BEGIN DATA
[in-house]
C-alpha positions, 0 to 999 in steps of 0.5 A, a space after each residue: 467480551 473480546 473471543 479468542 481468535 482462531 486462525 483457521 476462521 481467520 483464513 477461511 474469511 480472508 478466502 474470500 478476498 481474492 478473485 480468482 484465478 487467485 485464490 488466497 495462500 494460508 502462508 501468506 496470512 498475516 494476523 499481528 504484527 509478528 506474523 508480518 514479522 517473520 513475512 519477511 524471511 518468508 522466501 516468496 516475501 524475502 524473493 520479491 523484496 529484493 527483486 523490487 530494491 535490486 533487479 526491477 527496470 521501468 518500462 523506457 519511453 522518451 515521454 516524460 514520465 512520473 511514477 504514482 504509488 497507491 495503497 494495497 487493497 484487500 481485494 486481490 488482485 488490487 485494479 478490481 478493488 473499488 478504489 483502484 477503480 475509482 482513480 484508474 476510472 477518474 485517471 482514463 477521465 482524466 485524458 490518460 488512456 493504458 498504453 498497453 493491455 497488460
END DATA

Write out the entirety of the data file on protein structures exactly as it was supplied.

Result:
[in-house]
C-alpha positions, 0 to 999 in steps of 0.5 A, a space after each residue: 467480551 473480546 473471543 479468542 481468535 482462531 486462525 483457521 476462521 481467520 483464513 477461511 474469511 480472508 478466502 474470500 478476498 481474492 478473485 480468482 484465478 487467485 485464490 488466497 495462500 494460508 502462508 501468506 496470512 498475516 494476523 499481528 504484527 509478528 506474523 508480518 514479522 517473520 513475512 519477511 524471511 518468508 522466501 516468496 516475501 524475502 524473493 520479491 523484496 529484493 527483486 523490487 530494491 535490486 533487479 526491477 527496470 521501468 518500462 523506457 519511453 522518451 515521454 516524460 514520465 512520473 511514477 504514482 504509488 497507491 495503497 494495497 487493497 484487500 481485494 486481490 488482485 488490487 485494479 478490481 478493488 473499488 478504489 483502484 477503480 475509482 482513480 484508474 476510472 477518474 485517471 482514463 477521465 482524466 485524458 490518460 488512456 493504458 498504453 498497453 493491455 497488460